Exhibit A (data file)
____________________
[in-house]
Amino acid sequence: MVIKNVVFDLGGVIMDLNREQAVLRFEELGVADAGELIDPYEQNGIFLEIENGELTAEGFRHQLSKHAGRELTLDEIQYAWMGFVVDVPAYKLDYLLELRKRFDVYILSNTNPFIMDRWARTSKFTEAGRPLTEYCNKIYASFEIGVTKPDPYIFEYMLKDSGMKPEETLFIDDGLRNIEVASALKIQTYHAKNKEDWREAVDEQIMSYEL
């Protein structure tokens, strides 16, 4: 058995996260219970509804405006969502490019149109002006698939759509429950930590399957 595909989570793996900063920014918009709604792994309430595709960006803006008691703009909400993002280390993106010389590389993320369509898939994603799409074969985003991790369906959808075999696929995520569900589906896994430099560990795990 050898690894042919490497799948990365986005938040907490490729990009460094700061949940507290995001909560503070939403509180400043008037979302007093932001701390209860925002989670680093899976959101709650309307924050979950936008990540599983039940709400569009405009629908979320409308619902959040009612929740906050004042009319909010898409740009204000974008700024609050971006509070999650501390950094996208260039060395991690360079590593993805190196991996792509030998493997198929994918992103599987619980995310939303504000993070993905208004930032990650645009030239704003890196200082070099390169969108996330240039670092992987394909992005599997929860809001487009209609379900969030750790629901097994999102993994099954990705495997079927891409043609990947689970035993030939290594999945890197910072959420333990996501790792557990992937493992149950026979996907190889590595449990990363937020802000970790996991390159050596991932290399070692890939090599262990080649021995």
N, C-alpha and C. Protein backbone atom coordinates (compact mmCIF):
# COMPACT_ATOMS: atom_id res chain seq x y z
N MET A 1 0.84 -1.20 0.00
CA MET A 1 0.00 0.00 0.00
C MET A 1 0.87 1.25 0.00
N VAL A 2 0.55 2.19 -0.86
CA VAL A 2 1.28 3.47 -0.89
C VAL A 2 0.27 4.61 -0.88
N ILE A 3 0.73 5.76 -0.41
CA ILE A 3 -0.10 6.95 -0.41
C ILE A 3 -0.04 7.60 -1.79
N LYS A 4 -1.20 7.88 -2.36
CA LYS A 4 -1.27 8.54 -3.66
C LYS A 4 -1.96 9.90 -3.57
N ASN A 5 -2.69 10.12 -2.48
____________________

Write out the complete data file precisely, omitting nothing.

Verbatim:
[in-house]
Amino acid sequence: MVIKNVVFDLGGVIMDLNREQAVLRFEELGVADAGELIDPYEQNGIFLEIENGELTAEGFRHQLSKHAGRELTLDEIQYAWMGFVVDVPAYKLDYLLELRKRFDVYILSNTNPFIMDRWARTSKFTEAGRPLTEYCNKIYASFEIGVTKPDPYIFEYMLKDSGMKPEETLFIDDGLRNIEVASALKIQTYHAKNKEDWREAVDEQIMSYEL
């Protein structure tokens, strides 16, 4: 058995996260219970509804405006969502490019149109002006698939759509429950930590399957 595909989570793996900063920014918009709604792994309430595709960006803006008691703009909400993002280390993106010389590389993320369509898939994603799409074969985003991790369906959808075999696929995520569900589906896994430099560990795990 050898690894042919490497799948990365986005938040907490490729990009460094700061949940507290995001909560503070939403509180400043008037979302007093932001701390209860925002989670680093899976959101709650309307924050979950936008990540599983039940709400569009405009629908979320409308619902959040009612929740906050004042009319909010898409740009204000974008700024609050971006509070999650501390950094996208260039060395991690360079590593993805190196991996792509030998493997198929994918992103599987619980995310939303504000993070993905208004930032990650645009030239704003890196200082070099390169969108996330240039670092992987394909992005599997929860809001487009209609379900969030750790629901097994999102993994099954990705495997079927891409043609990947689970035993030939290594999945890197910072959420333990996501790792557990992937493992149950026979996907190889590595449990990363937020802000970790996991390159050596991932290399070692890939090599262990080649021995």
N, C-alpha and C. Protein backbone atom coordinates (compact mmCIF):
# COMPACT_ATOMS: atom_id res chain seq x y z
N MET A 1 0.84 -1.20 0.00
CA MET A 1 0.00 0.00 0.00
C MET A 1 0.87 1.25 0.00
N VAL A 2 0.55 2.19 -0.86
CA VAL A 2 1.28 3.47 -0.89
C VAL A 2 0.27 4.61 -0.88
N ILE A 3 0.73 5.76 -0.41
CA ILE A 3 -0.10 6.95 -0.41
C ILE A 3 -0.04 7.60 -1.79
N LYS A 4 -1.20 7.88 -2.36
CA LYS A 4 -1.27 8.54 -3.66
C LYS A 4 -1.96 9.90 -3.57
N ASN A 5 -2.69 10.12 -2.48